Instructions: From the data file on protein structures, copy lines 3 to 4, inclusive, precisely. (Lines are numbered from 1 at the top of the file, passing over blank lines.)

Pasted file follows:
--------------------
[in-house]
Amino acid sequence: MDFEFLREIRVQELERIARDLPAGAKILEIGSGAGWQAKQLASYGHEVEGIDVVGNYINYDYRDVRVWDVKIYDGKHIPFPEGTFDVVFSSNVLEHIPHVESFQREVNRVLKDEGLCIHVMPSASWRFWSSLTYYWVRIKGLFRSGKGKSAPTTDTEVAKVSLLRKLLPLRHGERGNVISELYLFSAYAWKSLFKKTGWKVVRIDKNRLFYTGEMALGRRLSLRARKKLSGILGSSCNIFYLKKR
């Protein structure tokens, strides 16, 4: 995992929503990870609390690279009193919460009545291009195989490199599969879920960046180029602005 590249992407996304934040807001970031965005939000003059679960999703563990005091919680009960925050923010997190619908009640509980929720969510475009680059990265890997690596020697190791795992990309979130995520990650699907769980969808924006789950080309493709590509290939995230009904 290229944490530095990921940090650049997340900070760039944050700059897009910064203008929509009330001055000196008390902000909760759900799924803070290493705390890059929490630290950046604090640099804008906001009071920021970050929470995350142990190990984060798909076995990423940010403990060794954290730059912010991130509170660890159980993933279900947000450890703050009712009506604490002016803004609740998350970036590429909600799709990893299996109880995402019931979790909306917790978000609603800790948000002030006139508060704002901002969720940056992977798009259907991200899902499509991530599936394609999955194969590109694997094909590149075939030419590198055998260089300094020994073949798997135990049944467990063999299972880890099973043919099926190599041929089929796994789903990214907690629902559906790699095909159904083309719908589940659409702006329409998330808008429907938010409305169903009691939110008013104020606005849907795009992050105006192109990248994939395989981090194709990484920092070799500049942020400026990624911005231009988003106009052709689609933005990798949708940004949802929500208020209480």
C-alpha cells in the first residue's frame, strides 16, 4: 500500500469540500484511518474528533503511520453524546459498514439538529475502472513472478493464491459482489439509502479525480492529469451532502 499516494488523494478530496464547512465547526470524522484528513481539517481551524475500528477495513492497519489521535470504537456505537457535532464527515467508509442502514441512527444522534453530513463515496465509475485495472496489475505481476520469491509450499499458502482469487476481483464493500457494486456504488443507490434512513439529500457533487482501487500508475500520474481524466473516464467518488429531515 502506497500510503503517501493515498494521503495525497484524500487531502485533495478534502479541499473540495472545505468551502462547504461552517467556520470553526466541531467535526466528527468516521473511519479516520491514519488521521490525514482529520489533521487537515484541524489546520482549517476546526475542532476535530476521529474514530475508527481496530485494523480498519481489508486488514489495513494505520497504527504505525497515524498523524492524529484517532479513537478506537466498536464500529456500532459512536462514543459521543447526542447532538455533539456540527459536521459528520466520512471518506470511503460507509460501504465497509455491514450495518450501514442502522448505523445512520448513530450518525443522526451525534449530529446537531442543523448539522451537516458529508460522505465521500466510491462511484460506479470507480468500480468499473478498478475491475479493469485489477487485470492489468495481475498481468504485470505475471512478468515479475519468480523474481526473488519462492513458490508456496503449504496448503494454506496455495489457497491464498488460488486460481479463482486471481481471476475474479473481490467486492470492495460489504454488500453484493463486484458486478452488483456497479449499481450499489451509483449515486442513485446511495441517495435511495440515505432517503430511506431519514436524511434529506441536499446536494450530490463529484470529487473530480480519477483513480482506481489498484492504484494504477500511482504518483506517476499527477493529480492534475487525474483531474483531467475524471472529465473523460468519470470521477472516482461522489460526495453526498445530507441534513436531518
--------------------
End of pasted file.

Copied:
């Protein structure tokens, strides 16, 4: 995992929503990870609390690279009193919460009545291009195989490199599969879920960046180029602005 590249992407996304934040807001970031965005939000003059679960999703563990005091919680009960925050923010997190619908009640509980929720969510475009680059990265890997690596020697190791795992990309979130995520990650699907769980969808924006789950080309493709590509290939995230009904 290229944490530095990921940090650049997340900070760039944050700059897009910064203008929509009330001055000196008390902000909760759900799924803070290493705390890059929490630290950046604090640099804008906001009071920021970050929470995350142990190990984060798909076995990423940010403990060794954290730059912010991130509170660890159980993933279900947000450890703050009712009506604490002016803004609740998350970036590429909600799709990893299996109880995402019931979790909306917790978000609603800790948000002030006139508060704002901002969720940056992977798009259907991200899902499509991530599936394609999955194969590109694997094909590149075939030419590198055998260089300094020994073949798997135990049944467990063999299972880890099973043919099926190599041929089929796994789903990214907690629902559906790699095909159904083309719908589940659409702006329409998330808008429907938010409305169903009691939110008013104020606005849907795009992050105006192109990248994939395989981090194709990484920092070799500049942020400026990624911005231009988003106009052709689609933005990798949708940004949802929500208020209480």
C-alpha cells in the first residue's frame, strides 16, 4: 500500500469540500484511518474528533503511520453524546459498514439538529475502472513472478493464491459482489439509502479525480492529469451532502 499516494488523494478530496464547512465547526470524522484528513481539517481551524475500528477495513492497519489521535470504537456505537457535532464527515467508509442502514441512527444522534453530513463515496465509475485495472496489475505481476520469491509450499499458502482469487476481483464493500457494486456504488443507490434512513439529500457533487482501487500508475500520474481524466473516464467518488429531515 502506497500510503503517501493515498494521503495525497484524500487531502485533495478534502479541499473540495472545505468551502462547504461552517467556520470553526466541531467535526466528527468516521473511519479516520491514519488521521490525514482529520489533521487537515484541524489546520482549517476546526475542532476535530476521529474514530475508527481496530485494523480498519481489508486488514489495513494505520497504527504505525497515524498523524492524529484517532479513537478506537466498536464500529456500532459512536462514543459521543447526542447532538455533539456540527459536521459528520466520512471518506470511503460507509460501504465497509455491514450495518450501514442502522448505523445512520448513530450518525443522526451525534449530529446537531442543523448539522451537516458529508460522505465521500466510491462511484460506479470507480468500480468499473478498478475491475479493469485489477487485470492489468495481475498481468504485470505475471512478468515479475519468480523474481526473488519462492513458490508456496503449504496448503494454506496455495489457497491464498488460488486460481479463482486471481481471476475474479473481490467486492470492495460489504454488500453484493463486484458486478452488483456497479449499481450499489451509483449515486442513485446511495441517495435511495440515505432517503430511506431519514436524511434529506441536499446536494450530490463529484470529487473530480480519477483513480482506481489498484492504484494504477500511482504518483506517476499527477493529480492534475487525474483531474483531467475524471472529465473523460468519470470521477472516482461522489460526495453526498445530507441534513436531518